BLITZER: Yes we'll be watching that every step of the way. Dana, stand by.

John, it's an interesting what-if, and it may be a little farfetched, but it's not necessarily completely out of the realm of possibility. What if -- what if the Senate doesn't pass the Reconciliation bill, if the Republicans find ways to just delay, amendment after amendment, or they come up with some sort of creative way to stop it? What -- then everyone's sort of stuck, if you will, with the Senate version, which is the law of the land.

JOHN KING, CNN CHIEF NATIONAL CORRESPONDENT: They're stuck, but the Senate version becomes the law of land, which is fascinating, because then a lot of the House liberals will be upset. They will feel they were burned by the Senate, so they will be upset. But the -- one of the interesting points that some Democrats will make is that they say the Reconciliation fixes and -- only in Washington does Reconciliation mean Armageddon.

But they -- and the dispute about the numbers, I know Alex will jump in, but the Democrats argue that with the fixes, you actually get a more fiscally conservative bill. That you cut deeper into the deficit than the Senate bill. So one of the arguments against Republicans in the Senate will be, we know you don't like this, but at least from a fiscal conservatism standpoint, this is better than what you have on the table.

So that will be one of the arguments against it. But Leader Reid's prestige's is on the line, he has a tough re-election campaign himself. And he says he has the majority to get this forward. We have to assume he does, the most important person in this town, once the House casts this vote tonight in the short term, is the Senate parliamentarian. A very obscure post, hardly ever in the public realm, he has to decide when Republican senators say, this is wrong this is against the law, this doesn't fit, this against the rules of the Senate that parliamentarian has to decide yes or no; a very, very important person with a lot of pressure on him.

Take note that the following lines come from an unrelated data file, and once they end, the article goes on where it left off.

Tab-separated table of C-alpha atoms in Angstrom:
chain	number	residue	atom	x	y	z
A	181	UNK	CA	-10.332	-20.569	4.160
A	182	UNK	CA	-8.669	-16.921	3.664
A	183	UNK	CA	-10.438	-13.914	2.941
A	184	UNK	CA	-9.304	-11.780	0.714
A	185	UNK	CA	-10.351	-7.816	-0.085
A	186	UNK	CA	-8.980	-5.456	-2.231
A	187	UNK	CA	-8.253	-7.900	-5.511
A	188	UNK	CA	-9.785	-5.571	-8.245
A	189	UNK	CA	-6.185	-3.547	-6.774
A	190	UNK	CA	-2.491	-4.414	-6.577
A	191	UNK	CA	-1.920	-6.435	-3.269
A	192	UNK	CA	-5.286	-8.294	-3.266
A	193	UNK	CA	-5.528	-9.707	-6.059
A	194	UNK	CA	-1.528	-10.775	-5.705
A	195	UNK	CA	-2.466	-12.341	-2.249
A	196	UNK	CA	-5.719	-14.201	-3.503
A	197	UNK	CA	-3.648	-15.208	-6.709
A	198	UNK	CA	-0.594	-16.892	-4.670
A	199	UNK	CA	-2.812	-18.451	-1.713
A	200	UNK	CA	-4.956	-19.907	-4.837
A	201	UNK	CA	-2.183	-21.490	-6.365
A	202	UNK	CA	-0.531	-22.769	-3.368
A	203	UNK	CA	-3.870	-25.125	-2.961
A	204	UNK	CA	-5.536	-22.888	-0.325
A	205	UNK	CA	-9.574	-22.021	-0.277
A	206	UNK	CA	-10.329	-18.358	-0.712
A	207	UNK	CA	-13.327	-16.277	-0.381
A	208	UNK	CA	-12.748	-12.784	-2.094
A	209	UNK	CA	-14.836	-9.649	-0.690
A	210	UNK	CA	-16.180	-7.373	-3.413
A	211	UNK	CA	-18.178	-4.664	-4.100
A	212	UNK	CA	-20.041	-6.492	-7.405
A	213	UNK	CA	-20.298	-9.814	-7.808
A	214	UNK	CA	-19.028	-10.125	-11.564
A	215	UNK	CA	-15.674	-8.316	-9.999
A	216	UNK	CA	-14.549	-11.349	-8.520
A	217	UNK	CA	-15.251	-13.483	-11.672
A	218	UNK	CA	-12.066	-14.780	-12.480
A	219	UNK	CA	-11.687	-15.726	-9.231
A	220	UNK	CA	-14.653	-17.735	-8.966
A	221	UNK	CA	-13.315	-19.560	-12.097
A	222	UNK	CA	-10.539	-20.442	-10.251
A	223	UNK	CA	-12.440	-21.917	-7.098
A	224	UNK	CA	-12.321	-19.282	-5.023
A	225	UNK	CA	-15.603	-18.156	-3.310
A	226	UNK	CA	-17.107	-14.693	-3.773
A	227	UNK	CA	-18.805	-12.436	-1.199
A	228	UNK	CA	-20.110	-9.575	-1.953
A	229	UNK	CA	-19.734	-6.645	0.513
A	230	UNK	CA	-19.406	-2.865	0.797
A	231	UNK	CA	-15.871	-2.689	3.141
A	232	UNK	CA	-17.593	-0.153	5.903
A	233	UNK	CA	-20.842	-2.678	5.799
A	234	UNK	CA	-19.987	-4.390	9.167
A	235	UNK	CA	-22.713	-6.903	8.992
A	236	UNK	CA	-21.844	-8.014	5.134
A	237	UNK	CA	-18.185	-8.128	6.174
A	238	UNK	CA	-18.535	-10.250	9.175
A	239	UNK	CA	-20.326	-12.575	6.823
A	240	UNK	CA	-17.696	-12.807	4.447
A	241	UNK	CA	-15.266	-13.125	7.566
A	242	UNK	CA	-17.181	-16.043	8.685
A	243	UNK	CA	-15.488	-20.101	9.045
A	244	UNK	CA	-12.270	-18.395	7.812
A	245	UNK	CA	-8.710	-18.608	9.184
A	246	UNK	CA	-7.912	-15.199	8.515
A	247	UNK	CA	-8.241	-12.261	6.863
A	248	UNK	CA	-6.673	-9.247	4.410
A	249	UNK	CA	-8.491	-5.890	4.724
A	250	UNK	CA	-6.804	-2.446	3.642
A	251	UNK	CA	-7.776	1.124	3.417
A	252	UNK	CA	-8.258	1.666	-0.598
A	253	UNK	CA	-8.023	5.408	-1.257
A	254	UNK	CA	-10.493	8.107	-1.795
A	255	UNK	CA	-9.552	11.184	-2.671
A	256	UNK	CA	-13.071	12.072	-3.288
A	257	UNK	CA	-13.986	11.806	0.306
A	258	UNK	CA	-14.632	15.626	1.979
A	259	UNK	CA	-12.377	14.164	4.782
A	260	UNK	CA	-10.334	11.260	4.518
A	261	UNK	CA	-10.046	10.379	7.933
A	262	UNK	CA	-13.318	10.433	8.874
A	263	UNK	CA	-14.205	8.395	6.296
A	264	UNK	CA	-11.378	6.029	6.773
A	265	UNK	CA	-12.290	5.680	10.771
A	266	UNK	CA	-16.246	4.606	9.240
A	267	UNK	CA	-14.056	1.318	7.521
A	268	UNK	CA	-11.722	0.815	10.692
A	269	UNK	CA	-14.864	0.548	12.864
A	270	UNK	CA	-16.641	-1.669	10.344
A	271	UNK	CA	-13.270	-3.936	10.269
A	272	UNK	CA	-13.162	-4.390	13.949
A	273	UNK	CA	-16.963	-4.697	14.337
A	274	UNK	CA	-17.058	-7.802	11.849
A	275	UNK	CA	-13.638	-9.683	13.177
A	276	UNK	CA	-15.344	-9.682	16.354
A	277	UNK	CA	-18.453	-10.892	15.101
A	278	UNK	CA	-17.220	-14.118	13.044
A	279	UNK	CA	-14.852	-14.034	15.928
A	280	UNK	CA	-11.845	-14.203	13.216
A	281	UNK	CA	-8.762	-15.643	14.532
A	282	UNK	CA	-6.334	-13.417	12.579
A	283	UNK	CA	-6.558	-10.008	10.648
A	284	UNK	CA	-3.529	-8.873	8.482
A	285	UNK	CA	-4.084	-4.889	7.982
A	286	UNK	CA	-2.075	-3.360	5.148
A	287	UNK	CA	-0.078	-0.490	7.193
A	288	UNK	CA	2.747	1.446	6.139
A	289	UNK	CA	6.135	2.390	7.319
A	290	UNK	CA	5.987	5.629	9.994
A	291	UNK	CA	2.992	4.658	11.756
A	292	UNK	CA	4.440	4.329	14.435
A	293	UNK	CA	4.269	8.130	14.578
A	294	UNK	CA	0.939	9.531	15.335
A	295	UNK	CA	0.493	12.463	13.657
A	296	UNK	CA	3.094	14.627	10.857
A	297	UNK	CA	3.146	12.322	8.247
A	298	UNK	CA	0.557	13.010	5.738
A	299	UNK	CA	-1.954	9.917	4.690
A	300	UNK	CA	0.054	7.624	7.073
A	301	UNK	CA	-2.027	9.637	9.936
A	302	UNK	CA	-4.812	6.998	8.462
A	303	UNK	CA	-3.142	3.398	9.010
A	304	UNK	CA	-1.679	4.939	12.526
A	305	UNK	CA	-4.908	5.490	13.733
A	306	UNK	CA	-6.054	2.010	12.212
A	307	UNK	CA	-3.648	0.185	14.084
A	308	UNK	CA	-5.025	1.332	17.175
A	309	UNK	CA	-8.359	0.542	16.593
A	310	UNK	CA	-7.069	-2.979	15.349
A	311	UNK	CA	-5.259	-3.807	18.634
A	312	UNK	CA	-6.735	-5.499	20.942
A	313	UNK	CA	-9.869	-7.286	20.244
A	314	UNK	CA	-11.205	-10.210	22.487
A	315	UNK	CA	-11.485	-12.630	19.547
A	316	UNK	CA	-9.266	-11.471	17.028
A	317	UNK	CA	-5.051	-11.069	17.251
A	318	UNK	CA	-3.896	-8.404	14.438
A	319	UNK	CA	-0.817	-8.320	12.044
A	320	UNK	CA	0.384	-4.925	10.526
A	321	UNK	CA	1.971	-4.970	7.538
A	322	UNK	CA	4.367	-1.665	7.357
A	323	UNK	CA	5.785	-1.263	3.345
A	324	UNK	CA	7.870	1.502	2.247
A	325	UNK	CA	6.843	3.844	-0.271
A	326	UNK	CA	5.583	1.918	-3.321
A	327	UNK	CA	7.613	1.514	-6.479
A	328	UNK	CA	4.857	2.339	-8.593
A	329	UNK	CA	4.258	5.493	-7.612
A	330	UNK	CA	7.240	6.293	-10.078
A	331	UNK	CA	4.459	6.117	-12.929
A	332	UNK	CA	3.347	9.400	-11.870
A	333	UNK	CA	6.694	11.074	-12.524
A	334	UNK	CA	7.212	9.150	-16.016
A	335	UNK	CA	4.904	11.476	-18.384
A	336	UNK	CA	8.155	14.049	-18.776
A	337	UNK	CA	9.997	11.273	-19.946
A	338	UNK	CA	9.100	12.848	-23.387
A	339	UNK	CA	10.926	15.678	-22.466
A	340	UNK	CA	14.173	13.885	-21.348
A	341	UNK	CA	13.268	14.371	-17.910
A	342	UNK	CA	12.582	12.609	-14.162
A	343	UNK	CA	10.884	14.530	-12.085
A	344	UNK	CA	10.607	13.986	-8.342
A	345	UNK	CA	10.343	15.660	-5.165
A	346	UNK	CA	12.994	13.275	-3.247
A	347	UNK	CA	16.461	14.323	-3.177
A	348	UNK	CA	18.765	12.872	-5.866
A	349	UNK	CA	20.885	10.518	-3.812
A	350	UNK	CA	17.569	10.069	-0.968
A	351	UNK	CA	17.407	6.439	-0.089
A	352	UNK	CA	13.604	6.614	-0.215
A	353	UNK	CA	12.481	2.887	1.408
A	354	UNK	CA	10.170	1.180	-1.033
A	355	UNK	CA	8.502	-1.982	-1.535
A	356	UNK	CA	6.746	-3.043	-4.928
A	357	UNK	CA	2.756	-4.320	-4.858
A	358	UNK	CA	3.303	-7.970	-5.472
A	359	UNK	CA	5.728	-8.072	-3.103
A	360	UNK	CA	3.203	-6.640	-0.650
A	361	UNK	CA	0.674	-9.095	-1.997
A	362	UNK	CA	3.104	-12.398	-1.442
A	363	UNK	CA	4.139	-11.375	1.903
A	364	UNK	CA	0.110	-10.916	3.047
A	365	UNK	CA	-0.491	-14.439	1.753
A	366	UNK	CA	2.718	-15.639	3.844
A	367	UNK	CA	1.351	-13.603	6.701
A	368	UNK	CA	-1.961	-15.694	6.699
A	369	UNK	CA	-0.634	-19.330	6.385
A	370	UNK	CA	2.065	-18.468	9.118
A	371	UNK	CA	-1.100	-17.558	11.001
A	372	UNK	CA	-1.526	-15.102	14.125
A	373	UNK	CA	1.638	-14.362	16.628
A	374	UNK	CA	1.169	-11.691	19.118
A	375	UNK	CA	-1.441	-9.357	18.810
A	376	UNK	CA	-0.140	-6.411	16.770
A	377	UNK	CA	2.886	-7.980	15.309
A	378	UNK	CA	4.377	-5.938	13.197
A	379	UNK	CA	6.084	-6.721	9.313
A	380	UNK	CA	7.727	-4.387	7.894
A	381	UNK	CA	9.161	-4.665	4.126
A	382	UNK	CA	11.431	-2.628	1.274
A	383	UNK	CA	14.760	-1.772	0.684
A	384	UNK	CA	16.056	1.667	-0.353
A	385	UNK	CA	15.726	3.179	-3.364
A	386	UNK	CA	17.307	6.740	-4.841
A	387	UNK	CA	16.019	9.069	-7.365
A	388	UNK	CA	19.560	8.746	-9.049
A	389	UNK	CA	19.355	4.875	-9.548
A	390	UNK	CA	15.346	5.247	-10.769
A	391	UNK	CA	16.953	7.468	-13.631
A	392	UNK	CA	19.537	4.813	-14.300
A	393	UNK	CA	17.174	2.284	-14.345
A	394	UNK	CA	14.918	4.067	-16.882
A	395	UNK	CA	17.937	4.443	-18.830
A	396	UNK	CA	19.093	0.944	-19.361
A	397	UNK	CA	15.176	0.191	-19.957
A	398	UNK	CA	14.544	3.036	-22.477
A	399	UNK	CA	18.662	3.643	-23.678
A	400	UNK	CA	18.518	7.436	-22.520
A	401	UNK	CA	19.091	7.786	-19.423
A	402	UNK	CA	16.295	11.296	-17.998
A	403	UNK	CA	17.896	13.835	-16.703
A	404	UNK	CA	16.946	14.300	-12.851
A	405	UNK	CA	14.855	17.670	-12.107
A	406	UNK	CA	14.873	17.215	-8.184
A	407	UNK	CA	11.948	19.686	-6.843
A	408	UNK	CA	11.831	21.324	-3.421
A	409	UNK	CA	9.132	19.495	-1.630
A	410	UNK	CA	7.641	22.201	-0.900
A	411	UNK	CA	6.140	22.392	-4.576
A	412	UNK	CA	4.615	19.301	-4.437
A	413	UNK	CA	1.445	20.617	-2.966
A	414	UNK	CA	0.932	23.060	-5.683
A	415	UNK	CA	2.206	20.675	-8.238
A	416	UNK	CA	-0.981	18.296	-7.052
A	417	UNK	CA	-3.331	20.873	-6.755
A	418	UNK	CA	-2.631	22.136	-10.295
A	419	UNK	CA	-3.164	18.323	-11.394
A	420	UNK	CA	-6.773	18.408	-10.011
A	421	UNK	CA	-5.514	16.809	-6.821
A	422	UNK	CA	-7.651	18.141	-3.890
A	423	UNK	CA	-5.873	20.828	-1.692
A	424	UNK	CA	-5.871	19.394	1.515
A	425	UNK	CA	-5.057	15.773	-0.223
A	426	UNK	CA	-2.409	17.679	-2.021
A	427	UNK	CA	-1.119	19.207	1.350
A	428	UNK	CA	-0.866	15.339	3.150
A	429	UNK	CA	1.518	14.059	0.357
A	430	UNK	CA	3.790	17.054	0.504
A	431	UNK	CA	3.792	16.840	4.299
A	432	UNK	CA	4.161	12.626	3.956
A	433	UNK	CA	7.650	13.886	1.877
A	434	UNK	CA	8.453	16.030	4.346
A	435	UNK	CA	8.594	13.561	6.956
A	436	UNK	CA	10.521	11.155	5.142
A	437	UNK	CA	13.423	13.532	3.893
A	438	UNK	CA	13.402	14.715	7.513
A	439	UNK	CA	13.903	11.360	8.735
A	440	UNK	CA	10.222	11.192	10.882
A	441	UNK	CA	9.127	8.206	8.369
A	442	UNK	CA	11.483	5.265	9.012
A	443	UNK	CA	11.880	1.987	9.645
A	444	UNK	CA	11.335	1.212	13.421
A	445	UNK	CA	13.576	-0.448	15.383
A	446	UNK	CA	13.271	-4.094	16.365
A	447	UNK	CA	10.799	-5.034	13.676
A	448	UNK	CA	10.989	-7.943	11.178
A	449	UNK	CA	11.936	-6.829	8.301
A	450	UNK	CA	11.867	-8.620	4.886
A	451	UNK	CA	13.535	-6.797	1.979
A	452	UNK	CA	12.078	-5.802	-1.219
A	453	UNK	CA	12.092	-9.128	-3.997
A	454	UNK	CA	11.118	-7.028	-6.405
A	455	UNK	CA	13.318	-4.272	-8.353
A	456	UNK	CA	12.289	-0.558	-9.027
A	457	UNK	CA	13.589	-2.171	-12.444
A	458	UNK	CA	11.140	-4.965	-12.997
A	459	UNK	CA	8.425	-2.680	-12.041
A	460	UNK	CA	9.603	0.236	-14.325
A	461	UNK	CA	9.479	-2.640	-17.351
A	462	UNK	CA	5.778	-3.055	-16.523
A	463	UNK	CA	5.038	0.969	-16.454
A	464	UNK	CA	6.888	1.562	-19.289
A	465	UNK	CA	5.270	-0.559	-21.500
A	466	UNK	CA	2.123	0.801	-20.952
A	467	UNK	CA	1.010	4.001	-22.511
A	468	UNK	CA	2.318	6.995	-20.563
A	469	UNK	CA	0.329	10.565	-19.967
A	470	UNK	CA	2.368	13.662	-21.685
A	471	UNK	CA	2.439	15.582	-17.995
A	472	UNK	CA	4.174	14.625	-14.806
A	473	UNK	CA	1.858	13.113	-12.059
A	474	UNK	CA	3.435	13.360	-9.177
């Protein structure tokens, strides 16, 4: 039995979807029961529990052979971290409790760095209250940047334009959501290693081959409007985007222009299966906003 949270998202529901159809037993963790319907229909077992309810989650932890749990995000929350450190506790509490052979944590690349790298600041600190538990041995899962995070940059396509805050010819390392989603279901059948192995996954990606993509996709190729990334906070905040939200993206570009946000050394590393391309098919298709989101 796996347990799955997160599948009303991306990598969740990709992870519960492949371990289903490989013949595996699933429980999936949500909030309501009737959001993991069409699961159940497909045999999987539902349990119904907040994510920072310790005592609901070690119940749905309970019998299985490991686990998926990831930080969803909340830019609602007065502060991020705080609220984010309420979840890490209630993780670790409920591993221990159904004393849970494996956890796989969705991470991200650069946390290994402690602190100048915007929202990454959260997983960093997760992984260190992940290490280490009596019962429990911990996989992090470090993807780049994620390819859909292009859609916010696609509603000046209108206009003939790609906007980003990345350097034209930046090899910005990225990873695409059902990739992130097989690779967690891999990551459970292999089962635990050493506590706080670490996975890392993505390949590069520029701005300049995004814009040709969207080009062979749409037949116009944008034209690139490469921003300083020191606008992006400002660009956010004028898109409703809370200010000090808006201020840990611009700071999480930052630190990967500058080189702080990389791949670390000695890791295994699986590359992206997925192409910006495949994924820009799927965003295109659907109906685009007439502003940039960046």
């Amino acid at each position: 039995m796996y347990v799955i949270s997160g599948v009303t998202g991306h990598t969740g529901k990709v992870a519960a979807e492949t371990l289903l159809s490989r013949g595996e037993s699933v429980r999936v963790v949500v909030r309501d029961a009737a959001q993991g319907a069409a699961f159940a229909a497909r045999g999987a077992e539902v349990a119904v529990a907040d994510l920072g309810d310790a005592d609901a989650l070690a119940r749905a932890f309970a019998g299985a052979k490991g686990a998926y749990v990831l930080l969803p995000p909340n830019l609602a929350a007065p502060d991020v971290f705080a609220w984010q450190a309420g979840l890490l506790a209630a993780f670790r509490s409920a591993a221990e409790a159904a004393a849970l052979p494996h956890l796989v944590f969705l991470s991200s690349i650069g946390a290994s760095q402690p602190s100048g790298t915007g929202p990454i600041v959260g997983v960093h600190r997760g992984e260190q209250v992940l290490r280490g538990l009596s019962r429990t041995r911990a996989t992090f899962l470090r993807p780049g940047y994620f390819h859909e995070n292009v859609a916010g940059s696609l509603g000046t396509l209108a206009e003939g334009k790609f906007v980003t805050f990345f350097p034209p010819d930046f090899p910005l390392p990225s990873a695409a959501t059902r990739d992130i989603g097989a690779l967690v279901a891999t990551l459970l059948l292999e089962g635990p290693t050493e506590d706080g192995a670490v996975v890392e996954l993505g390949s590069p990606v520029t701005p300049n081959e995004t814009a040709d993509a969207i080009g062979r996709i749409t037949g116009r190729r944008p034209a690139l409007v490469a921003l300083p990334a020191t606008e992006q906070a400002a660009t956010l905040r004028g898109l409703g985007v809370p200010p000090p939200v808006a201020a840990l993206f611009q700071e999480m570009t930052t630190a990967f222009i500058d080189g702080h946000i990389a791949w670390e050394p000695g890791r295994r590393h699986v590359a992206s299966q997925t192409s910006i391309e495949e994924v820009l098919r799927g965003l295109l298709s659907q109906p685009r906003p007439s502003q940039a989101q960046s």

BLITZER: Did you know who also has a very important rule in this, someone who can overrule --

KING: That's right.

BLITZER: -- it's never happened I don't think.

GLORIA BORGER, CNN POLITICAL ANALYST: That's right.

BLITZER: -- the parliamentarian of the Senate, that would be the President of the Senate, who happens to be the Vice President, Gloria --

BORGER: Right.

BLITZER: -- of the United States, Joe Biden.

BORGER: And he's very familiar with the Senate rules having served in the Senate for so long. Look, I think what you're going to see from Republicans -- and Alex, correct me if I'm wrong -- because the ones I've been communicating with today have been saying -- they're going to sort of pick on this bill, this fix bill, which is supposed to only deal with the budget deficit and say, this also touches social security, because you raised some revenues for it or you decreased some revenues from it, whatever their points are. And they are going to say, therefore, therefore, you cannot even consider this bill on the Senate floor, and that's where your parliamentarian comes in so handy.

So --

BLITZER: But they did remove, Alex and this is very significant, the Democrats, the so-called deem and pass maneuver that they were going to use. They did remove passing the Reconciliation bill before they passed the Senate bill.

So a lot of the legal challenges that there have been some discussion about, they have removed that.

Hold that thought for a moment because John Dingell, the longest- serving member ever in the House of Representatives, the Democrat of Michigan, is speaking. I'm curious to hear.